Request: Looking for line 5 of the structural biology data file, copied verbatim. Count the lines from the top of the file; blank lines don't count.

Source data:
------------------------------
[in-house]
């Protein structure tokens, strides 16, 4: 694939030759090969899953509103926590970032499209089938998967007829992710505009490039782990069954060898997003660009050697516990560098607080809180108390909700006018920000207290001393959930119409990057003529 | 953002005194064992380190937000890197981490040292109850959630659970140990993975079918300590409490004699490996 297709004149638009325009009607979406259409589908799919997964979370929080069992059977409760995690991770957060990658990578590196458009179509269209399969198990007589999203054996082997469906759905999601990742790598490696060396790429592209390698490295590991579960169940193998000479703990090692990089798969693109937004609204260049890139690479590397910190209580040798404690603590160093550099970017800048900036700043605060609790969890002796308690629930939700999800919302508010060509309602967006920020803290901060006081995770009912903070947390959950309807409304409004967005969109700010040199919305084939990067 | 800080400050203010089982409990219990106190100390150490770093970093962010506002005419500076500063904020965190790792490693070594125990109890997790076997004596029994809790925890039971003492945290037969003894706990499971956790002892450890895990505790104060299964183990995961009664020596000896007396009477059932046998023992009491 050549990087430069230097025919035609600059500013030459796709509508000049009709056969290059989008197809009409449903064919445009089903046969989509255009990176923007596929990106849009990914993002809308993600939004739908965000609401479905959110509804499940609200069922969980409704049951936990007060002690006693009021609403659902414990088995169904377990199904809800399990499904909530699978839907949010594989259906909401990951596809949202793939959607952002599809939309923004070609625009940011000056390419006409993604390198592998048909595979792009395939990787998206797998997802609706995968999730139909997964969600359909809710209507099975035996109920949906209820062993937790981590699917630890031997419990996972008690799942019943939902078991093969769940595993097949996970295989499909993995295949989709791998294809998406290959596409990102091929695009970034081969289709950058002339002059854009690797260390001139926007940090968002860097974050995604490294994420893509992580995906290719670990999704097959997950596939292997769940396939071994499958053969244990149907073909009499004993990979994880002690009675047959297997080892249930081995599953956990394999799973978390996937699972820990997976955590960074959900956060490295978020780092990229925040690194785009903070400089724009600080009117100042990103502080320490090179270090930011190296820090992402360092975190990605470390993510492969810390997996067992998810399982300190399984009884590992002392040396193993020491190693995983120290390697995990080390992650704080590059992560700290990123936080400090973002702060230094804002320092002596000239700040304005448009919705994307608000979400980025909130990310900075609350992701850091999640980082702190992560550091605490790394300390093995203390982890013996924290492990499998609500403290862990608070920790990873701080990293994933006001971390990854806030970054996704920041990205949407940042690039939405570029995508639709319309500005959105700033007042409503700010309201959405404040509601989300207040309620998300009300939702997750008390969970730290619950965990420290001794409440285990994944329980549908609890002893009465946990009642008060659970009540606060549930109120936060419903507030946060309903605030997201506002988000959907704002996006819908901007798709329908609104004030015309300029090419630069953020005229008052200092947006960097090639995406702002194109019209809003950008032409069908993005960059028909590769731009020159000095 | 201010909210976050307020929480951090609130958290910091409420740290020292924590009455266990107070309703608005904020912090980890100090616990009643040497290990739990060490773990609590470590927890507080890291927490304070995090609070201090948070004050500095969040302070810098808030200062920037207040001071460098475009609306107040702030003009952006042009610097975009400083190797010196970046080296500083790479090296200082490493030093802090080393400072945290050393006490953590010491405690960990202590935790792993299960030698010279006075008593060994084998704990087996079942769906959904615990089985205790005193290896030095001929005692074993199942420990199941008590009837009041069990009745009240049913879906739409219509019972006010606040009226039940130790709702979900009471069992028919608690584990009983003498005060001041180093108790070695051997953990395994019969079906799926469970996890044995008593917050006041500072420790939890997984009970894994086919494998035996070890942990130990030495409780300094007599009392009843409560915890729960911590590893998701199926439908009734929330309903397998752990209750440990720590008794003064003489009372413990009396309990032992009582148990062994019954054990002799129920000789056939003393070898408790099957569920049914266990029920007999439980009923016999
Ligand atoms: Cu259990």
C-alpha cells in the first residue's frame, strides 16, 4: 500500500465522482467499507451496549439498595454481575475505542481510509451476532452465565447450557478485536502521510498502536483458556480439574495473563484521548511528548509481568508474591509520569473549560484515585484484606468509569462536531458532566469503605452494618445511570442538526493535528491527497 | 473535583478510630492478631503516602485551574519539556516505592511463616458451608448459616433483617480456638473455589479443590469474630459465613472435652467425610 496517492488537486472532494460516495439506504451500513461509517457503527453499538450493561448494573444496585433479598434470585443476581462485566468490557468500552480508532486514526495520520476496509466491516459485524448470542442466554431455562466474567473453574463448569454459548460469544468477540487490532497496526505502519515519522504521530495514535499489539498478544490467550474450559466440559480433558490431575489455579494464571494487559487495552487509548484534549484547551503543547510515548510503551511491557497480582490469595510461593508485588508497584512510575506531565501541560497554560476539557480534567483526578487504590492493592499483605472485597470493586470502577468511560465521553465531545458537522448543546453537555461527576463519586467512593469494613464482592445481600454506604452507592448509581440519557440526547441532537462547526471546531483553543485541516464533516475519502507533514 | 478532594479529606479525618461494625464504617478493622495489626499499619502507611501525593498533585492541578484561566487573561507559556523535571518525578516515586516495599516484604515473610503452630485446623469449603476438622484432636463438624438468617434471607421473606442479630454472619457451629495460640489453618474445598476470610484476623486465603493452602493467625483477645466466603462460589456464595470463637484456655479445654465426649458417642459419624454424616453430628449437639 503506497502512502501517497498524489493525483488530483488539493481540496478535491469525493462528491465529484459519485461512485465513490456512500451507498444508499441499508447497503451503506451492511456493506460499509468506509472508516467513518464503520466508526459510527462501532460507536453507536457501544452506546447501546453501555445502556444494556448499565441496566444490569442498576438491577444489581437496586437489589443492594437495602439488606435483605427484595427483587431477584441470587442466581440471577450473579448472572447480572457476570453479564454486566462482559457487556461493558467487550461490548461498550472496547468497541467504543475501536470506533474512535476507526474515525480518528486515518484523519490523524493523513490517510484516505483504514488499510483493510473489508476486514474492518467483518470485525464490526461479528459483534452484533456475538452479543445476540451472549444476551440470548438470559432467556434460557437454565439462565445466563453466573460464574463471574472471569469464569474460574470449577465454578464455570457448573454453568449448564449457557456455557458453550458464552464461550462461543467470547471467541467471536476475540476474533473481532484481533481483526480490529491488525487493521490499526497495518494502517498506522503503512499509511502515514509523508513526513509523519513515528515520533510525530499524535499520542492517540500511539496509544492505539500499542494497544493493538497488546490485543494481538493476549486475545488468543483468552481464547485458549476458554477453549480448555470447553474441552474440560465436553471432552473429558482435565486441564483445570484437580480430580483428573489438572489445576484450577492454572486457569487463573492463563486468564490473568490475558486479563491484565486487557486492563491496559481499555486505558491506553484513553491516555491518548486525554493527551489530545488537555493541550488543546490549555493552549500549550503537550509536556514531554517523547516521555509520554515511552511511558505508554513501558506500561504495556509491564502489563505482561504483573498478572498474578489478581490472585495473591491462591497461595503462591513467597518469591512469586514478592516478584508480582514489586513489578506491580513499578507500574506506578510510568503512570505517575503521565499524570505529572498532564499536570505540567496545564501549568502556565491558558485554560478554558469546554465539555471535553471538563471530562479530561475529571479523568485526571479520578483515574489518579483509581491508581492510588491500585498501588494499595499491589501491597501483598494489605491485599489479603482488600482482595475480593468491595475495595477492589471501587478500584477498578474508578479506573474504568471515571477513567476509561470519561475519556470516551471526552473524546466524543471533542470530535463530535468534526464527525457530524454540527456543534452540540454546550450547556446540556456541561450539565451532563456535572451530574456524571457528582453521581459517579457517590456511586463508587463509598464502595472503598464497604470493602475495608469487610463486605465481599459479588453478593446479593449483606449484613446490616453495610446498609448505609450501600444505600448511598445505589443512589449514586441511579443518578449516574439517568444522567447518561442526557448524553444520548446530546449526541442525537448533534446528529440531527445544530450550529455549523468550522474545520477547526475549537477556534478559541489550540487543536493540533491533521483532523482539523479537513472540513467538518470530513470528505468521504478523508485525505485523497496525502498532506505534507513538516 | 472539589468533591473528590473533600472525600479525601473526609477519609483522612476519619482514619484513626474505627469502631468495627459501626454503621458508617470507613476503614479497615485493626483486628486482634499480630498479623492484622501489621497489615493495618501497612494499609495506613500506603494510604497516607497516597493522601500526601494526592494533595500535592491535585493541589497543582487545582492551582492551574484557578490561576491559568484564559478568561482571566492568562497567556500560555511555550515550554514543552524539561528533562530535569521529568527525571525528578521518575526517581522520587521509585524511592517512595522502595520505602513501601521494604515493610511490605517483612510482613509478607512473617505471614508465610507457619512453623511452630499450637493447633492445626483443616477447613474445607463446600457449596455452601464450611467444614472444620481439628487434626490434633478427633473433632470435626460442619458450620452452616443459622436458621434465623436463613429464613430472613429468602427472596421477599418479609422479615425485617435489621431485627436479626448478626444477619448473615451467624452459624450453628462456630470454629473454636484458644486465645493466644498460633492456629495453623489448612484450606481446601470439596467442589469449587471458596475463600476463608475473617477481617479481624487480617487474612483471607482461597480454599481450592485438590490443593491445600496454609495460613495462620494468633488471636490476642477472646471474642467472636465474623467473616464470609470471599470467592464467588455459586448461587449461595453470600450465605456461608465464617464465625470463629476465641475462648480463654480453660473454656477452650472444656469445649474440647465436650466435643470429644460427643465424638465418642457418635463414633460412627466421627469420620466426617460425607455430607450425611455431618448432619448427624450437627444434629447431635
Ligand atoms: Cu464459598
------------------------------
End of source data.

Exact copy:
Ligand atoms: Cu464459598